In relation to the Tarjuowon MOU, the panel upheld the 2018 order requiring mapping of surrounding communities because GVL had not considered towns outside of the immediate area and therefore had not complied with RSPO criteria.
The panel also dismissed GVL’s contention that it had engaged with the Blogbo community because it conflated Blogbo-Teh with the Blogbo community. Furthermore, it determined that GVL had not engaged in the FPIC process and therefore upheld the 2018 decision finding that GVL was developing on disputed land.
On July 20, 2018, GVL announced its withdrawal from the RSPO, but GVL’s parent company, Golden Agri Resources (GAR), remained a member. On August 13, 2018, three nongovernmental organizations lodged a complaint concerning the Golden Agri Resources (GAR) Company, located in Indonesia, and its subsidiary operation, GVL, operating in Liberia, requesting that Golden Agri Resources (GAR) should not be permitted to evade responsibility for their subsidiaries’ abuses just by the suspension of the latter’s RSPO membership. They demanded that: a) the RSPO impose sanctions immediately on GAR for the behavior of its subsidiary; b) that all Certified Sustainable Palm Oil certificates of GAR operations be suspended; and c) that GAR be asked to suspend its membership in the RSPO Board. Further, they asked that GAR, as the majority owner of GVL, also be required to insist that GVL comply with the Complaints Panel’s Stop Order and provide remedy for the violations identified by the Complaints Panel. The complaint was filed on behalf of all those affected by GAR and GVL’s operations. The complaint was not upheld by the Complaints Panel and was closed. However, in a separate determination, the Board said that there was no provision in the Statutes for members to ‘self-suspend,’ and since GVL had not withdrawn from RSPO, it was still a member subject to the RSPO’s jurisdiction and therefore must follow the Complaints Panel’s instructions.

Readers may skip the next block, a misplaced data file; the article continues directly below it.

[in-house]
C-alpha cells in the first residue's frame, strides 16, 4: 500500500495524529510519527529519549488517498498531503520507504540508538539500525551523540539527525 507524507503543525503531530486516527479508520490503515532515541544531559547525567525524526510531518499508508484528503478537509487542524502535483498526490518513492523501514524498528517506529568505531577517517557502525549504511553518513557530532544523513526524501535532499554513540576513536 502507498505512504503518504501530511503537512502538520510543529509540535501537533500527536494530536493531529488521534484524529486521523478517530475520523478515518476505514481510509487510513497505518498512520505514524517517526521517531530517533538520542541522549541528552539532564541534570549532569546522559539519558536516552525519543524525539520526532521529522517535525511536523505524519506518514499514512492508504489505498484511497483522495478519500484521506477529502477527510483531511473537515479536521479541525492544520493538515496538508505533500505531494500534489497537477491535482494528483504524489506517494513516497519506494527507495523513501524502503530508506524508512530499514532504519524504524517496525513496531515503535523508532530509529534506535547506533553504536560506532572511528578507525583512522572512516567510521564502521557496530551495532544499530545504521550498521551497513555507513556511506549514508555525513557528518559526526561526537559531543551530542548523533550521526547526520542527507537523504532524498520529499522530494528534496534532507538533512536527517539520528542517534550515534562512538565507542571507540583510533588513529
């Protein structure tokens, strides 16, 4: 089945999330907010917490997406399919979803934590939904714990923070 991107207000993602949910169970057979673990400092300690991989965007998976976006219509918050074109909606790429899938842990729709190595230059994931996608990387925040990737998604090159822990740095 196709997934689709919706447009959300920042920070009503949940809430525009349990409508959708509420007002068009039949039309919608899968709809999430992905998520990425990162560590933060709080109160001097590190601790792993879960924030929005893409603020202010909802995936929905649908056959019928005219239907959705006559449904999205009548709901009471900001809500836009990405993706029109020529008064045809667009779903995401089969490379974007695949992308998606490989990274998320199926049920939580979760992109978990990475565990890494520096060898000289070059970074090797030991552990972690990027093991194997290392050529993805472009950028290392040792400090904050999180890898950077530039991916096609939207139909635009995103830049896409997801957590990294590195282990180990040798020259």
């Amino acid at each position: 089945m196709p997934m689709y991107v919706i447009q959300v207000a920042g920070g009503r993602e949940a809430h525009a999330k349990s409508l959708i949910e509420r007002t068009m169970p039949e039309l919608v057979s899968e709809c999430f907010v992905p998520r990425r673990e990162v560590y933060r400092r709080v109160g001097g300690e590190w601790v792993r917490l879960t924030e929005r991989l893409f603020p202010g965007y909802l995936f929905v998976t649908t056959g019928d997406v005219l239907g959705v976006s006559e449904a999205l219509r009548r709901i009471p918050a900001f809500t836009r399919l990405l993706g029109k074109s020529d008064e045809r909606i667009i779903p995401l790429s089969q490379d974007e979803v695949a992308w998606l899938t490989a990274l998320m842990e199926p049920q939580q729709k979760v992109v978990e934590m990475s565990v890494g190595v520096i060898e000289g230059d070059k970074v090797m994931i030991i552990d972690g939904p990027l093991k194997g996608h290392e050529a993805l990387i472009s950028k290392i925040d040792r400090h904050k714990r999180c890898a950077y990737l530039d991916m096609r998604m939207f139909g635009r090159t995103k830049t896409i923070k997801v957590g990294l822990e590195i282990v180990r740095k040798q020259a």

The case is significant because it highlights how strategic community lawyering combined with resilience and resistance of local communities and indigenous peoples, evidence-based research, a coalition of local and international nongovernmental organizations, and a robust media campaign can hold a certification body accountable to obtaining ecological and human rights outcomes. This decision is important because it represents the power of certification and how it can contribute to the protection of forest ecosystems and securing land rights for indigenous peoples. It represents a major step in protecting local communities’ rights, conserving pristine tropical forests, and securing the unprecedented appointment of an external verifier after a vigorous campaign to prevent the greenwashing of the local communities’ and indigenous peoples’ complaints by the RSPO Complaints Panel.
For their contributions to the summary, special thanks to ESCR-Net members: Green Advocates and the Program on Human Rights and the Global Economy (PHRGE) at Northeastern University.
Updated June 1, 2020